Good Business Case to Hire People with Disabilities
By John Sobecki
There are numerous facts why it is good business to hire people with disabilities for specific jobs in the United States. In a country where there is a growing labor shortage many companies are staring to outsource work such as data entry and telemarketing to other countries. Unfortunately, there is also a growing labor pool of disabled individuals between the ages of 19 and 65. Some statistics indicate that as many as 70% of this population is unemployed. Without exploring the details of The Civil Rights Act or the Americans with Disabilities Act, the concept of social conscience or federal or state program incentives there are numerous good business reasons to hire individuals with disabilities. These reasons go right to the bottom line.
• The Department of Labor says that there will be 168 million jobs in the US in 2010 with 158 million available workers.
• Individuals with disabilities are not counted in that above stated labor force number and there will be more than 10 million disabled individuals who could fill that labor gap in 2010.
• Disabled workers are known to be as productive or more productive than their non disabled counterparts in similar jobs.
• Disabled workers take less personal and sick time off from the job than their non-disabled counterparts.
• Workers with disabilities are typically more loyal and stay longer on the job than their non-disabled counterparts (i.e. disabled workers are less likely to quit and leave for another job.)
• The cost of reasonable accommodation for workers with disabilities is said to be less than $500 per job. In other words it doesn’t cost that much for an employer to accommodate the job for an individual with disabilities to perform at that job.
• Research indicates that disabled workers are much more satisfied with their work than their non-disabled counterparts.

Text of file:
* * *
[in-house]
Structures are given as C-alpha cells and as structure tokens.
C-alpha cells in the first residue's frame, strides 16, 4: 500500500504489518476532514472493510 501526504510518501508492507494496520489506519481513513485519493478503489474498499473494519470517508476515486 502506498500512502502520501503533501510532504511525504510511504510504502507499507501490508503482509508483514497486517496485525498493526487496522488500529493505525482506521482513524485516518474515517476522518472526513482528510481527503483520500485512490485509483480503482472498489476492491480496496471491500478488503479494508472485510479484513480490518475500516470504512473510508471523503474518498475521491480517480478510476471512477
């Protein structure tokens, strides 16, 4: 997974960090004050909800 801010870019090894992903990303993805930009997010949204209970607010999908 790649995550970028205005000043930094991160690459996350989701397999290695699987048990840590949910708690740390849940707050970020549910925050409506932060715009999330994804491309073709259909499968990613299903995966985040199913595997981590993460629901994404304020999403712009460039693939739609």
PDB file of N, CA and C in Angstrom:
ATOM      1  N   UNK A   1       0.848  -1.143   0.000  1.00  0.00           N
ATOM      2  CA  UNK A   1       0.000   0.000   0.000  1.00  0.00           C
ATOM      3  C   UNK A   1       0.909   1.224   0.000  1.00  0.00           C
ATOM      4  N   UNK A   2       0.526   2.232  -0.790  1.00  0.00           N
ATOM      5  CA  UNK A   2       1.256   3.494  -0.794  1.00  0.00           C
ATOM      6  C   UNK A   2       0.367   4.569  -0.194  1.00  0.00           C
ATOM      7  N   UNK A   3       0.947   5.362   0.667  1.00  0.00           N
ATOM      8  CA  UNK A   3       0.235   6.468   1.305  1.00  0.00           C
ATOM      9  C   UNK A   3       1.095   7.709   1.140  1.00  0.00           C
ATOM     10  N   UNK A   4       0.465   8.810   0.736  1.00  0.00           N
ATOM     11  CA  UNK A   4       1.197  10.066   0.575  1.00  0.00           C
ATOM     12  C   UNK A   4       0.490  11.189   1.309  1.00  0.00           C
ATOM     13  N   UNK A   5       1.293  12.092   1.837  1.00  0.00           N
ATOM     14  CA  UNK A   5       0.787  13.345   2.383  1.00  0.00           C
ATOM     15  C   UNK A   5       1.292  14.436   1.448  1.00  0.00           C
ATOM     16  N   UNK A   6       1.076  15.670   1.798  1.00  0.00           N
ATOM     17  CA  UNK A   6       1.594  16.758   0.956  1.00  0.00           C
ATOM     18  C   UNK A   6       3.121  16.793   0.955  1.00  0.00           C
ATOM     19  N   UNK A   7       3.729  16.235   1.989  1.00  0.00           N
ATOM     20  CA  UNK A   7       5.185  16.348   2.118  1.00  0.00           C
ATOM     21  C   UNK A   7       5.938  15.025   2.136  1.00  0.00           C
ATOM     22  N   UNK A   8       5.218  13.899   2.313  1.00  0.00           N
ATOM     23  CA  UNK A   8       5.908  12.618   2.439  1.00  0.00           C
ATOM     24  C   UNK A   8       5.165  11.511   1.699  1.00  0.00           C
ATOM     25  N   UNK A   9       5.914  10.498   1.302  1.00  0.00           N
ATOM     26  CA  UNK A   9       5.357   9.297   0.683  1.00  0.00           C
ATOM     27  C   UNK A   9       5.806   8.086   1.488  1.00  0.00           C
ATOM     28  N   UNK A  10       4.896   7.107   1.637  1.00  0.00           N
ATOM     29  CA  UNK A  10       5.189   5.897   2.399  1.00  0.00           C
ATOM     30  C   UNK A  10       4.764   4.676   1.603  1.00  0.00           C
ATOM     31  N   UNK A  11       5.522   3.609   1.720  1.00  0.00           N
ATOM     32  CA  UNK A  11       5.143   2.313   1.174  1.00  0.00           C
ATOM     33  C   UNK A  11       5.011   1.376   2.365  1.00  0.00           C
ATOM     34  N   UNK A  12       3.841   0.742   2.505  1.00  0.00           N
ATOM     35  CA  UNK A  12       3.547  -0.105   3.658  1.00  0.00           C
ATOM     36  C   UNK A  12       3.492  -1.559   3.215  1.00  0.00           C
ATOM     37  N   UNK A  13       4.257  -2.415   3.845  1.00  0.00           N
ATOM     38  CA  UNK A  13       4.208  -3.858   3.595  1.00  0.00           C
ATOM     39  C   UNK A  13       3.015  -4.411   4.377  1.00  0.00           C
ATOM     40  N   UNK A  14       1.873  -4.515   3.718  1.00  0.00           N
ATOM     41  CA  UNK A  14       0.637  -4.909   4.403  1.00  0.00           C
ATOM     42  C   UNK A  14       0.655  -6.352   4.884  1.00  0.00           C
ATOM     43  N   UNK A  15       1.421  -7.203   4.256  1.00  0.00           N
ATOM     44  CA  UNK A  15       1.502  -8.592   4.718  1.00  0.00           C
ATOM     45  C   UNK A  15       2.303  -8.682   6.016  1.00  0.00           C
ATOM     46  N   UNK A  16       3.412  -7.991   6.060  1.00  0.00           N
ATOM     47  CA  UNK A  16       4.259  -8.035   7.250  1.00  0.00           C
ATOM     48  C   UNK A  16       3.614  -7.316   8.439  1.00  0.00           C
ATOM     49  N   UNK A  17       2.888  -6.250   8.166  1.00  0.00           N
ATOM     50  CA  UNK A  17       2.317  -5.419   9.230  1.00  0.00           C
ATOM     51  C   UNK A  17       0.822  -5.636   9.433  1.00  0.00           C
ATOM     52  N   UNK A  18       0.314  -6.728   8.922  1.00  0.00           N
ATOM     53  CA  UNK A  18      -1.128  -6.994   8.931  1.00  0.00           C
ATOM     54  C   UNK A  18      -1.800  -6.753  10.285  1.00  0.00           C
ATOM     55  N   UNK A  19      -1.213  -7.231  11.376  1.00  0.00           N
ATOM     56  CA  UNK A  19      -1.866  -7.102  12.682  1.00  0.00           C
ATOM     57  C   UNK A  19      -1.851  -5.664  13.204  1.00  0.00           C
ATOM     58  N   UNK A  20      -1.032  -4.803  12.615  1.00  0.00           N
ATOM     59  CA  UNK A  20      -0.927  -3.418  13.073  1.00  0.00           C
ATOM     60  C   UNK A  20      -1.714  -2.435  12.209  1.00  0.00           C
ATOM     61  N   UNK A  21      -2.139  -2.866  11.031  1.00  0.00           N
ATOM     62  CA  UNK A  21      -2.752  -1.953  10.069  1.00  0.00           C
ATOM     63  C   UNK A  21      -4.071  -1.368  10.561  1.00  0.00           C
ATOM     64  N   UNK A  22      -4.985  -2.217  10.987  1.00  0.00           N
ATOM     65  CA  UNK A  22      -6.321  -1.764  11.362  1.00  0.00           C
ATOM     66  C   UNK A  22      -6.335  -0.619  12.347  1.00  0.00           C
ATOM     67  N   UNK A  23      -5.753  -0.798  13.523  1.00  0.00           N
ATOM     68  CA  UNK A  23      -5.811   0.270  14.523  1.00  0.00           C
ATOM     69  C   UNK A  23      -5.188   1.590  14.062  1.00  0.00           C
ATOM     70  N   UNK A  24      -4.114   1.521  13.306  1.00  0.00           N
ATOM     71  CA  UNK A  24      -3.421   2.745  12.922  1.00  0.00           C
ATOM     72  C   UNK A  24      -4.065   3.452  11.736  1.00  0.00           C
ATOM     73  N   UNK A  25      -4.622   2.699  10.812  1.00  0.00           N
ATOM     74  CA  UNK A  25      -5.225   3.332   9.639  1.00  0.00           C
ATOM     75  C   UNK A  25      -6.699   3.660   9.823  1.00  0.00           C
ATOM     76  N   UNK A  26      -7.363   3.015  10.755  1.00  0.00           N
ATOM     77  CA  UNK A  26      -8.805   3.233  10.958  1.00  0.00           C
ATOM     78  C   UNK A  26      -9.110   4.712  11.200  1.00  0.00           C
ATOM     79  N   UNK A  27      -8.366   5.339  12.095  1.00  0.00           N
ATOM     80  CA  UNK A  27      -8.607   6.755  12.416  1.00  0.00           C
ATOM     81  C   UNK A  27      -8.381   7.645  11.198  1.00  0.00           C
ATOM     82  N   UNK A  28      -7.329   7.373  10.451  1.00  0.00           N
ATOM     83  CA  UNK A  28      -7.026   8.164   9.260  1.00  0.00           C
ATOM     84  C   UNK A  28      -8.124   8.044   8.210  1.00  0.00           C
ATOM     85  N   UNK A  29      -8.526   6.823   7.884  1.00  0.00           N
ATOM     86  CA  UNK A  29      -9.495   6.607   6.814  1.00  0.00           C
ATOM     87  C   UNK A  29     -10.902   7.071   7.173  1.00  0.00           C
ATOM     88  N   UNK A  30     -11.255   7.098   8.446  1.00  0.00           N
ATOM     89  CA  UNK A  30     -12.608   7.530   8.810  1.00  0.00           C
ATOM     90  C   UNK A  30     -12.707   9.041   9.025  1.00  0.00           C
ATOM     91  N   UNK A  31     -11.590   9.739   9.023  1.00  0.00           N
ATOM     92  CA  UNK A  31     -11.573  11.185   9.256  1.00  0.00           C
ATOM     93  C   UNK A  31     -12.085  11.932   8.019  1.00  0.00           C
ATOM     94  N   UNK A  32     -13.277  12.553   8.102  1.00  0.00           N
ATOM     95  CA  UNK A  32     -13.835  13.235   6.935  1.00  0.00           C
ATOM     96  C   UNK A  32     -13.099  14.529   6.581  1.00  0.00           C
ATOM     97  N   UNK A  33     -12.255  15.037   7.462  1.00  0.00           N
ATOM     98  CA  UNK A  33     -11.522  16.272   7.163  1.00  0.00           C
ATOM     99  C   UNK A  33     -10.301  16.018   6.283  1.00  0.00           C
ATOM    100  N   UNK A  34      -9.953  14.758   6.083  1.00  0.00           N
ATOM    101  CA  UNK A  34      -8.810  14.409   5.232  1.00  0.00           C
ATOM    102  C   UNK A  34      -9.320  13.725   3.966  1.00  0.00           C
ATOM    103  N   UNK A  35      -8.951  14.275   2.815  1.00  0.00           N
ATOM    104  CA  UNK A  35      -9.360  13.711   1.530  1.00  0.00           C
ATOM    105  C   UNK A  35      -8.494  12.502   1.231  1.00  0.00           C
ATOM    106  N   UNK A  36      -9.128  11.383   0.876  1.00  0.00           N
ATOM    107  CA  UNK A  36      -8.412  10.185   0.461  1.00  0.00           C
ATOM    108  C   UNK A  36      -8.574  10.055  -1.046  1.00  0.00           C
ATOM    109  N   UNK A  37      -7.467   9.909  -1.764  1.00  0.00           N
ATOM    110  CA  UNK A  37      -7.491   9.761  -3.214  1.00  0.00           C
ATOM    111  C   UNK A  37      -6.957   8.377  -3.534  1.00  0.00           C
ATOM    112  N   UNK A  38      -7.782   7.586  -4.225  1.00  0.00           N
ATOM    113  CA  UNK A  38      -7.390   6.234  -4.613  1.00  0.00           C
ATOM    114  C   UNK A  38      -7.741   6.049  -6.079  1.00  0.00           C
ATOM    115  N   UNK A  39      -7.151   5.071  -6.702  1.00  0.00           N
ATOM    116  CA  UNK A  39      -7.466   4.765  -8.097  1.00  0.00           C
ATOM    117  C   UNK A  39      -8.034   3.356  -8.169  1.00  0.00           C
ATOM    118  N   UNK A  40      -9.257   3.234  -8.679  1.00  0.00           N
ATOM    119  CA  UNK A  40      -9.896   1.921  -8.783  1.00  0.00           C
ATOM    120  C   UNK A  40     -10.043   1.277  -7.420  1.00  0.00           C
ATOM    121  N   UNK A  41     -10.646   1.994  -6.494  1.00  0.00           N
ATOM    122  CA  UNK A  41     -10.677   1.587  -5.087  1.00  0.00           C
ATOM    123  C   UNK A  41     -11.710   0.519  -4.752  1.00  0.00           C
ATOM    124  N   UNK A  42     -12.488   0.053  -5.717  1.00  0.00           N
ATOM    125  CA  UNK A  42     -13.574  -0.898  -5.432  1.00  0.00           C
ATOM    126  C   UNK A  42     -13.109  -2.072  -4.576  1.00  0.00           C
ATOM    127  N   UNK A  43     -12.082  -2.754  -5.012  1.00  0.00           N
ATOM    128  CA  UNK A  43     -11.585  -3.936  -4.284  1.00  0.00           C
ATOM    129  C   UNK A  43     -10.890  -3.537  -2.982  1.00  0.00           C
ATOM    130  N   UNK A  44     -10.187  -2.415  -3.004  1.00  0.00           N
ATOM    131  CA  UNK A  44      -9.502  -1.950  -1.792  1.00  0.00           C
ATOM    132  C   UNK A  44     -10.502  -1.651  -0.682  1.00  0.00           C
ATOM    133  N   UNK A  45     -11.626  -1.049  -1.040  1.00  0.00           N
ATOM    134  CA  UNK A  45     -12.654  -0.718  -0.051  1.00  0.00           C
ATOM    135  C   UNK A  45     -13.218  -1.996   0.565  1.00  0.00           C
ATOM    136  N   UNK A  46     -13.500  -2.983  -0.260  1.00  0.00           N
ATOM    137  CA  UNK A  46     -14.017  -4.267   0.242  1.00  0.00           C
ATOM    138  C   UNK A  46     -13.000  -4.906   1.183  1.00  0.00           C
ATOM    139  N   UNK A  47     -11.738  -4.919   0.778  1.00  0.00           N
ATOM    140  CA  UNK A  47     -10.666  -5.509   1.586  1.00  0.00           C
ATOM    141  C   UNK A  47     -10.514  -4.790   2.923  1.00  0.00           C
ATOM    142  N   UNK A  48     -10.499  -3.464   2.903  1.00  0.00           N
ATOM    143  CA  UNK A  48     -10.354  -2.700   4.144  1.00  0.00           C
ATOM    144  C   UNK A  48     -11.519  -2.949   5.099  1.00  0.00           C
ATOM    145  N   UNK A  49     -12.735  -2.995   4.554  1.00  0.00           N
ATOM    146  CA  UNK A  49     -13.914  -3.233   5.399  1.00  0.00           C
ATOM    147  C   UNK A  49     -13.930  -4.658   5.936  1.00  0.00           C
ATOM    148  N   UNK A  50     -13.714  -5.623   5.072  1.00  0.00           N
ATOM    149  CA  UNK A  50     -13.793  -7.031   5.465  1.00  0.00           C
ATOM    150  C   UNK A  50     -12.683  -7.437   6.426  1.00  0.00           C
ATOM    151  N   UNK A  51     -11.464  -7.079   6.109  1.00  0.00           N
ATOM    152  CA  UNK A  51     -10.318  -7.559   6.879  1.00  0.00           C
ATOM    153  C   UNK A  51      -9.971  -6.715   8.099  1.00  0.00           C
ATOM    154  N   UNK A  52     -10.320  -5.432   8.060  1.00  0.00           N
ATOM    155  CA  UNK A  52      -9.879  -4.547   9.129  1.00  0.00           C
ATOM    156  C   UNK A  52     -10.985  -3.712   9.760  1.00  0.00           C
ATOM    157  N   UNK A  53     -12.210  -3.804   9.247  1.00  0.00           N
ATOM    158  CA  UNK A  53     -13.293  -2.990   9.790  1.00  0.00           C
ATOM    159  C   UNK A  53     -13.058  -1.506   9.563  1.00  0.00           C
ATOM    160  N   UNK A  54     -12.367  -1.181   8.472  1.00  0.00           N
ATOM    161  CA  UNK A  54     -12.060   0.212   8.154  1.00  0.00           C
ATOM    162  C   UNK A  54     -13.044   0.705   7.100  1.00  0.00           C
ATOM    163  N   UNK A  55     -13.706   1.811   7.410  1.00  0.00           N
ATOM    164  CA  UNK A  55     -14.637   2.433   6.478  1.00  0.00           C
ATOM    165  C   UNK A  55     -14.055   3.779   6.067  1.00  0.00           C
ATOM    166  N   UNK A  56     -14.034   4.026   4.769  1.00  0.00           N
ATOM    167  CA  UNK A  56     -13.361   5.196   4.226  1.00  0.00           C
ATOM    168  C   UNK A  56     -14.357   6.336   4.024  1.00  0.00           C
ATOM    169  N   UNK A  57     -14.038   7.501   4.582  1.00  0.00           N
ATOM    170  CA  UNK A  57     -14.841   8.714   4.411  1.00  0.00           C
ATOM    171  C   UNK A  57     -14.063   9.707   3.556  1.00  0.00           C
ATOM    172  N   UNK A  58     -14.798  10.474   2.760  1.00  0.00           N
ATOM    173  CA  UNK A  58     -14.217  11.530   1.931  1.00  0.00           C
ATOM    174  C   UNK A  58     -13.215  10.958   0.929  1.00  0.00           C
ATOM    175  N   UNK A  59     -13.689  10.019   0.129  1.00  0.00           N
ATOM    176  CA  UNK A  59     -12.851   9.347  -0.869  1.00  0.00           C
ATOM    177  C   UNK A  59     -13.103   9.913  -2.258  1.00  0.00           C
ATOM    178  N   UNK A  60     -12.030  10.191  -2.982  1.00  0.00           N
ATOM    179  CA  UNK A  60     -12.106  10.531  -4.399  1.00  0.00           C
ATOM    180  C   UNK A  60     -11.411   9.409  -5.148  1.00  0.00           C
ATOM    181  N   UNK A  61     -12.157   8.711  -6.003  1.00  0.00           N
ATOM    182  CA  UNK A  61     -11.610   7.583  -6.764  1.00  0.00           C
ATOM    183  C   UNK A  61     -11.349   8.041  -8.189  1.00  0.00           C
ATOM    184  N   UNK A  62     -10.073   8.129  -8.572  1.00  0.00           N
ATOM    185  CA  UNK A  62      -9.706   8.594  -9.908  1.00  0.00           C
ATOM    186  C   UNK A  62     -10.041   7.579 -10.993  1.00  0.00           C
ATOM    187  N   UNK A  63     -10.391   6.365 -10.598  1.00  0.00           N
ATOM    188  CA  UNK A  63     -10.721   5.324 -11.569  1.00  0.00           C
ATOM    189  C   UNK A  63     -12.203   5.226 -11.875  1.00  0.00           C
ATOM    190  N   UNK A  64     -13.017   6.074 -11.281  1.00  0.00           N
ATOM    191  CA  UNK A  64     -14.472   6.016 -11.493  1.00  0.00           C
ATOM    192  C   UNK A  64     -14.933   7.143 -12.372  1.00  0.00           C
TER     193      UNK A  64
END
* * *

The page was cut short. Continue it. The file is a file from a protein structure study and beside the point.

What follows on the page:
Here is specific business case example for employers and individuals with disabilities.
In the convenience store industry the average turnover of convenience store clerks is 100% per year. This means that all of the clerks hired in a given year would leave their job with a convenience store for one reason or another. The cost of turnover, not including compensation, is calculated to be at least $10,000 per employee and job. The cost includes expense for advertising the job, placement agency cost, expense for training a new employee and of course the manager’s time used for recruiting and training the new employee. It is known that individuals with disabilities who work in the convenience store industry stay on the job for and average of three years. In other words if you were a convenience store manager you would save at least $30,000 over three years for each convenience store clerk job you filled with a qualified disabled individual. Imagine if you had four full time clerk positions and filled them all with skilled disabled individuals. A convenience store manager/owner could save as much as $120,000 a year and $420,000 over three years by hiring a workforce of all disabled individuals! This is also without counting the improved productivity and lack of sick or loss time!
Now this does not suggest that the disabled should be convenience store clerks! But imagine all those employers who feel they need to outsource jobs such as data entry clerks, telemarketers, programmers and so on. If employers would hire the qualified disabled individuals imagine what it would mean to the profitability their business!
Make more money and hire people with disabilities!
John Sobecki is currently managing partner of the NJIT EmployMe program. He has extensive experience in building businesses nationally and internationally. Moreover, he has been a consultant and trainer for many multinational companies. If you have questions for Jon Sobecki you can e-mail him at email@example.com.